After the fascinating Family Court experience we attended Constitutional Law, where we talked about Congress’ influence and involvement in issues of violence against women and equal protection in terms of the commerce clause. We talked also about the use of medicinal marijuana and its relation to state versus federal law, and congress’ stake in the matter. Again the Professor managed to maintain even an introductory class’ interest, and MicKenzie and me were, of course, impressed.
After the class we attended a screening of the movie Gandhi and engaged in conversation about the impact Gandhi has had on non-violent protest and Martin Luther King. It was a nice reminder that even in law school activities were not solely dedicated to work, and they even served pizza at the talk, just like at a Princeton event!
The final day we attended two more classes, starting with a supremely interesting Advanced Trial Advocacy class with Professor Lou Fazulu wherein several law students enacted the process of witness questioning in a trial-style environment, all dressed in business clothing and with an air of seriousness around them. Although many students use their law degree for occupations other than prosecuting, or even practicing law at all, the reminder that this is what the theoretical class contributed to was welcome and very much appreciated.
Before our next class of the evening we participated in a study-abroad informational session, where several students commented on their experiences in law firms abroad (especially in India and China), and how rewarding the opportunities had been for them.
After lunch we attended a Contracts law class, where we learned about the difference between return promises and performances, and the interesting cases where acceptance by silence would be pertinent. Even topics based on minutiae that I would not have considered interesting in the past came alive, and I found myself flurrying to take notes about contract law cases even though I wouldn’t need them for years to come.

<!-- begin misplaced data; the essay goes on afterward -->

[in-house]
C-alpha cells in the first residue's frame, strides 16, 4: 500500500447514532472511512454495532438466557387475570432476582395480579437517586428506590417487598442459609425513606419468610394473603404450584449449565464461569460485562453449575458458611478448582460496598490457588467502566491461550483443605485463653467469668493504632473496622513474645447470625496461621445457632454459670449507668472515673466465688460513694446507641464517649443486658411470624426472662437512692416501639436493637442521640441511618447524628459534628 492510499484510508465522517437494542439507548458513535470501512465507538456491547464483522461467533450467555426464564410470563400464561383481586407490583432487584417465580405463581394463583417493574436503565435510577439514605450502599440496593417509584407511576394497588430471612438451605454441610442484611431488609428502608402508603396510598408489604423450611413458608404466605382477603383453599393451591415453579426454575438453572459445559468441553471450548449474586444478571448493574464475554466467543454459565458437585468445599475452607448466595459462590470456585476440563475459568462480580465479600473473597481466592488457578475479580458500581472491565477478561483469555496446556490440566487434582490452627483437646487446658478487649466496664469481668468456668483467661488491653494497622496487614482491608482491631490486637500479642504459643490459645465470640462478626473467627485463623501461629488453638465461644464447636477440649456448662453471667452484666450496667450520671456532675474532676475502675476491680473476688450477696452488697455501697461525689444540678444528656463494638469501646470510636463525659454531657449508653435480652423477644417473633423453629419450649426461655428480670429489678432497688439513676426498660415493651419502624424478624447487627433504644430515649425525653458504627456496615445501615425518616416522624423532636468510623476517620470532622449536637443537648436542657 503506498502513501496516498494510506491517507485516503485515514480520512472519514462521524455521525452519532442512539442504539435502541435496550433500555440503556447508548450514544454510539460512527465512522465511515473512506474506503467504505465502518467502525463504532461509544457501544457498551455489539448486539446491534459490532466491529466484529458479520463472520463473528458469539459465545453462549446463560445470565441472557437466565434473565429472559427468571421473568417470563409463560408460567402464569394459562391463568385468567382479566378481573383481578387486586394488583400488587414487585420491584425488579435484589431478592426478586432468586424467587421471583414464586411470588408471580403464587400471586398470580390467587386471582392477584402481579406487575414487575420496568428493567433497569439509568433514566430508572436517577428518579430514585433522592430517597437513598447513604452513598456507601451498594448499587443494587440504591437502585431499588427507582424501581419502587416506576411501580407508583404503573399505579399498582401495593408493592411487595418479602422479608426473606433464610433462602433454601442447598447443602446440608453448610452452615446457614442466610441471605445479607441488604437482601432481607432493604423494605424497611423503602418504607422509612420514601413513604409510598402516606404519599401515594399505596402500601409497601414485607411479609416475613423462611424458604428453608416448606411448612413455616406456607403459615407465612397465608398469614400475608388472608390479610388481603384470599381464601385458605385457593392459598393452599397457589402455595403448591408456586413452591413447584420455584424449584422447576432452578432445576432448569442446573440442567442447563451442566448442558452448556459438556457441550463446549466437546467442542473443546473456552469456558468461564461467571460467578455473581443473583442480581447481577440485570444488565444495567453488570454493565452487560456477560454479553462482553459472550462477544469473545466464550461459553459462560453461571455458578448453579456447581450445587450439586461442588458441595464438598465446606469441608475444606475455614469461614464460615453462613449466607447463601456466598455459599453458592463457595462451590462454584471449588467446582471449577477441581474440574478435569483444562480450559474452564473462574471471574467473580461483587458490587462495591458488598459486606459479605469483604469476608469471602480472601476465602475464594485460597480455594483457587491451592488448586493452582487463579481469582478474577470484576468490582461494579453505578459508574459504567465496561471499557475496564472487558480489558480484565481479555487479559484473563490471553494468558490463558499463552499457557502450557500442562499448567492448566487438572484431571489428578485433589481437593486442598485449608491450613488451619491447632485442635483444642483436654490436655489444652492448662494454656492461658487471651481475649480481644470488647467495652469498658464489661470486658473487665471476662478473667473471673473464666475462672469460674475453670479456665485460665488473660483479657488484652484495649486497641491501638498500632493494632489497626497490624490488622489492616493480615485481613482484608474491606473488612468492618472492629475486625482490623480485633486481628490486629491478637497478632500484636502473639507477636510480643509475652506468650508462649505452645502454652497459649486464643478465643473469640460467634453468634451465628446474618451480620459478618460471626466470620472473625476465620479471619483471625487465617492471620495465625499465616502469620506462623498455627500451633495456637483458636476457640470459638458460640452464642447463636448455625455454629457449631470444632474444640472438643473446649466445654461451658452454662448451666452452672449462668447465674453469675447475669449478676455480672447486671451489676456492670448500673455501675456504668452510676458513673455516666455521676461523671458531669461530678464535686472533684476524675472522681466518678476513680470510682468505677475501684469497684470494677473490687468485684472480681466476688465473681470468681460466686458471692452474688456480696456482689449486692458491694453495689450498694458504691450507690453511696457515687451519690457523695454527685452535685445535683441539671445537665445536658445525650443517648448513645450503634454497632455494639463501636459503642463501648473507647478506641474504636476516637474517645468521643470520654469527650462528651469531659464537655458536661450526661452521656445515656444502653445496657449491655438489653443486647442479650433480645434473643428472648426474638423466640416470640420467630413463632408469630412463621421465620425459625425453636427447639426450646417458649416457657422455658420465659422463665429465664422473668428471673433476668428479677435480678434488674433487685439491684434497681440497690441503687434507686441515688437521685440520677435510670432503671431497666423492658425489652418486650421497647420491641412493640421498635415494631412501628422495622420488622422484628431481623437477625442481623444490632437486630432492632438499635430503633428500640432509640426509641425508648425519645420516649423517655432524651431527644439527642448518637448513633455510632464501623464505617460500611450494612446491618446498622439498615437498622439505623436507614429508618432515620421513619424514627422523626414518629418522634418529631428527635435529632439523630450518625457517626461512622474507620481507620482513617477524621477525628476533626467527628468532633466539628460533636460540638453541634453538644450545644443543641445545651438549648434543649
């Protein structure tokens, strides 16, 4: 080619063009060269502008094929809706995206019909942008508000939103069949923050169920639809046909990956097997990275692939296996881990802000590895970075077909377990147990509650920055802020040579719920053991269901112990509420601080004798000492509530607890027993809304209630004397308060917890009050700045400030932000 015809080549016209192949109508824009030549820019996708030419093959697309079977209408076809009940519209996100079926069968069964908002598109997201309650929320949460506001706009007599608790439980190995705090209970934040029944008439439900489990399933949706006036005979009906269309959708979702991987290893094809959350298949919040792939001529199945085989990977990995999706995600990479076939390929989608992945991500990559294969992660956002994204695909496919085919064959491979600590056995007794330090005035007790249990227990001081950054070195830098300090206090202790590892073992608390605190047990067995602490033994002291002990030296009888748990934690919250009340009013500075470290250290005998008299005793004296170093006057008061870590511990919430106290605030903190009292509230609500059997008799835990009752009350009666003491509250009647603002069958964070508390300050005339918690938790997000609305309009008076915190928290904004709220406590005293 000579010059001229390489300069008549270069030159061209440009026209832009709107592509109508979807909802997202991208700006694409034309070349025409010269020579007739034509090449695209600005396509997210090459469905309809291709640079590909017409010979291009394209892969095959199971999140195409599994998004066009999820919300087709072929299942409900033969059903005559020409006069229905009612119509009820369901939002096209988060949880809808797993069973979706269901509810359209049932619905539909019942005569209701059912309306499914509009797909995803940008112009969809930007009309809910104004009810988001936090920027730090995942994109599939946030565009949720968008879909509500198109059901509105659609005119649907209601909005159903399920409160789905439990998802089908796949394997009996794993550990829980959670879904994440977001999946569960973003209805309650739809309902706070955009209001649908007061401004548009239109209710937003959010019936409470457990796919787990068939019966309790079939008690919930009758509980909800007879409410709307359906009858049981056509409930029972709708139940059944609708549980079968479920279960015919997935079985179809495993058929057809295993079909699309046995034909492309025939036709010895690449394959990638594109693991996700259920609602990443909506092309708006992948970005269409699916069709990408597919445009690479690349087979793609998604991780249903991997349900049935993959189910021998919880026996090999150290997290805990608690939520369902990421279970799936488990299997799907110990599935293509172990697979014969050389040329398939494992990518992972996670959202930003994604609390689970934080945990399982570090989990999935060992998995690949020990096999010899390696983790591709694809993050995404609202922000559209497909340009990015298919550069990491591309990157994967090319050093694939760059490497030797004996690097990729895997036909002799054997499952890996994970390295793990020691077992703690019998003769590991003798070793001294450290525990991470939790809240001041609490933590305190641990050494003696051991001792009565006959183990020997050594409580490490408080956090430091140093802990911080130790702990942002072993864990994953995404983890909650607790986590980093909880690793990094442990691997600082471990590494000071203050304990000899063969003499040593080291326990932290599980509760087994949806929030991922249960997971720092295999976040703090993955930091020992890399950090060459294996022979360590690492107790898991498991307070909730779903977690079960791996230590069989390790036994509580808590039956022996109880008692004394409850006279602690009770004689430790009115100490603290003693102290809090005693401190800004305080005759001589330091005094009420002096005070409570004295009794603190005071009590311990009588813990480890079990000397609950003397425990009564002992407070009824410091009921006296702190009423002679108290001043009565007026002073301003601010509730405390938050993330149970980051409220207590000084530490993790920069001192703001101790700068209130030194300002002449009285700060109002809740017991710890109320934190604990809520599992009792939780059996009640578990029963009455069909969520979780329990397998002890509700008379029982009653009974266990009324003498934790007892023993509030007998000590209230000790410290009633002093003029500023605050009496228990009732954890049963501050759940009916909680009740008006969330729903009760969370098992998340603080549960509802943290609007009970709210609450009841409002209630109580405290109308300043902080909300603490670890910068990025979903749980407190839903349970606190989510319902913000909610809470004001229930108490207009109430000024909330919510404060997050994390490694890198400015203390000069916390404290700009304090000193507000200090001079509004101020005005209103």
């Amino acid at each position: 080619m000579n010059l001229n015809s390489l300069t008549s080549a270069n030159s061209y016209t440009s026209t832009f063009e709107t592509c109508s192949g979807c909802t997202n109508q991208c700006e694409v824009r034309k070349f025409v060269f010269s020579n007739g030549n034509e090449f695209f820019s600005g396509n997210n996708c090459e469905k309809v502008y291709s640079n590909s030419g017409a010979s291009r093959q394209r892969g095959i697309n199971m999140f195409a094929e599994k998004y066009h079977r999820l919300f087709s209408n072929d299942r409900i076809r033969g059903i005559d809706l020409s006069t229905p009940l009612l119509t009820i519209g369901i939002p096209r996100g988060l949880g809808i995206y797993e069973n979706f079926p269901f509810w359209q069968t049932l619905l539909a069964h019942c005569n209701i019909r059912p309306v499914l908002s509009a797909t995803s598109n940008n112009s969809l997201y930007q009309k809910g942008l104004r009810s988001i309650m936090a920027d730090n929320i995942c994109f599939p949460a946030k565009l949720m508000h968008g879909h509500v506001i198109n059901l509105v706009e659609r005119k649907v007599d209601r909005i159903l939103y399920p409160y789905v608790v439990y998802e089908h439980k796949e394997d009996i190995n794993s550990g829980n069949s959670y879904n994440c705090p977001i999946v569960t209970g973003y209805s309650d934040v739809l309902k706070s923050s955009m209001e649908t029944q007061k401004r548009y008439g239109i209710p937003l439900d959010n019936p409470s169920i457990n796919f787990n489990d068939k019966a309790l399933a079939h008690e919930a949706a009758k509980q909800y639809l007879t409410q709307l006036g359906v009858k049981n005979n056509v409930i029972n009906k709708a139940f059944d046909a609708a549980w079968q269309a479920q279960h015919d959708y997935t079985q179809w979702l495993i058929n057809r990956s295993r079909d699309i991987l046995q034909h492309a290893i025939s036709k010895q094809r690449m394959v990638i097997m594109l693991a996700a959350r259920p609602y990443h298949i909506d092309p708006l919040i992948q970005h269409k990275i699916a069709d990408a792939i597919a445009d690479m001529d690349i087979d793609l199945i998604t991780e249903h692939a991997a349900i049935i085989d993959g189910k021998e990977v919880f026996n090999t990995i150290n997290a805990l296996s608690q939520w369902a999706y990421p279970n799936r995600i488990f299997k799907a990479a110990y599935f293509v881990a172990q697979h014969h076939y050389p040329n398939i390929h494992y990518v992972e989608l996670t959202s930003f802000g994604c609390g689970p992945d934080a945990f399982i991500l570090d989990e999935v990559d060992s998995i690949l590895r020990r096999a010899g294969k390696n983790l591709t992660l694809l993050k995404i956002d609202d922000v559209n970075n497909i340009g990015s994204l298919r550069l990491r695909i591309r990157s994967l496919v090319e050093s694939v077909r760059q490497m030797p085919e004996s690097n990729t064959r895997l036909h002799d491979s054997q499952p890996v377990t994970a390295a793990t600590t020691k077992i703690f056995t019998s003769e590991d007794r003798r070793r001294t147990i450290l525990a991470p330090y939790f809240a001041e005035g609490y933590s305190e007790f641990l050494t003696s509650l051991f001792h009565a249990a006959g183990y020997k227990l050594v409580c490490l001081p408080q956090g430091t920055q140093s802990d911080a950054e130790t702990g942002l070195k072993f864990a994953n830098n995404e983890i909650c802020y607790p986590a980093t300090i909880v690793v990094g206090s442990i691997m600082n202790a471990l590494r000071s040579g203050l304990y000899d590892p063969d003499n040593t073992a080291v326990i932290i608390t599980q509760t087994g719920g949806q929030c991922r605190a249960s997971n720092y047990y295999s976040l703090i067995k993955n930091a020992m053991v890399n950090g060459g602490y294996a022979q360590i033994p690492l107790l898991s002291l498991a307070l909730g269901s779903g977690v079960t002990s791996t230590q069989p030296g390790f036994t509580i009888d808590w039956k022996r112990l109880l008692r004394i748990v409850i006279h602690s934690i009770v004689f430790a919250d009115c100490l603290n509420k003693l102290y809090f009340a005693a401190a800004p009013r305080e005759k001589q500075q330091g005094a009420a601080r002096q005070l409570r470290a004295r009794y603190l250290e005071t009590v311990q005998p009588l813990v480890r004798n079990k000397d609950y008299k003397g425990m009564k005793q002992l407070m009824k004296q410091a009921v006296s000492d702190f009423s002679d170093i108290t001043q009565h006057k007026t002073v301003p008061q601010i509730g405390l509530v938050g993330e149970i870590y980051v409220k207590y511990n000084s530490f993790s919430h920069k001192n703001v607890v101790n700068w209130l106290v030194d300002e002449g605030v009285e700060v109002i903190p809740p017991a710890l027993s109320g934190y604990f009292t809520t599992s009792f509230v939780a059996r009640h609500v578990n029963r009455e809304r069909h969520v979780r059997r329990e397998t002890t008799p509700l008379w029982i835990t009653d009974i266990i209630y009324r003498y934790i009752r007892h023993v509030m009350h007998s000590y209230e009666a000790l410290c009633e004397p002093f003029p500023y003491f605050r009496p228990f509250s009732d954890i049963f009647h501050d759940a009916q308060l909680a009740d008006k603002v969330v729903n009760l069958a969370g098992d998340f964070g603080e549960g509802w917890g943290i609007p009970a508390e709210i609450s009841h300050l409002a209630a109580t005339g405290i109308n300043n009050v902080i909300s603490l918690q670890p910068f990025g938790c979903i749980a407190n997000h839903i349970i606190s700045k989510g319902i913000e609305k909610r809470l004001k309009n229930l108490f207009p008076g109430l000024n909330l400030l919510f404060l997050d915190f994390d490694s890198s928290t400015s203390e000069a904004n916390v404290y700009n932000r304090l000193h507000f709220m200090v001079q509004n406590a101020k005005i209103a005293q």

The final class we experienced was not a class at all, really, but rather a sort of de-briefing session for the students participating in the Environmental Law Externship program. The students, who were all working several hours at different companies certain days of the week, met with this class to discuss the different experiences they were having at their various environmental places of employ, and once again the idea of professional work was brought into context. It’s very easy as an undergraduate to wonder about how what you are learning will be relevant to your life after school, and I think that this is the main difference between the two schools that I found appealing. Instead of vague interests that spiraled into the ether of doing something with my life someday, concrete ideas of the reconciliation of knowledge and application were beginning to form in my head.
The experience for me was extremely rewarding not necessarily because of the information I learned or the people I met (we also had a meeting with the admissions director of Pace, who was very kind but also quite intimidating with all the information about application!), but because of the consolidation of a professional future, for me. I didn’t leave only thinking I wanted to go to law school, but that I wanted to be a lawyer, with all that meant and all the difficulties that would arise along the way. The experience convinced me to change my classes and to change my major, and to seriously orient my plans for the next few years around application to law school, and I am tremendously thankful for that.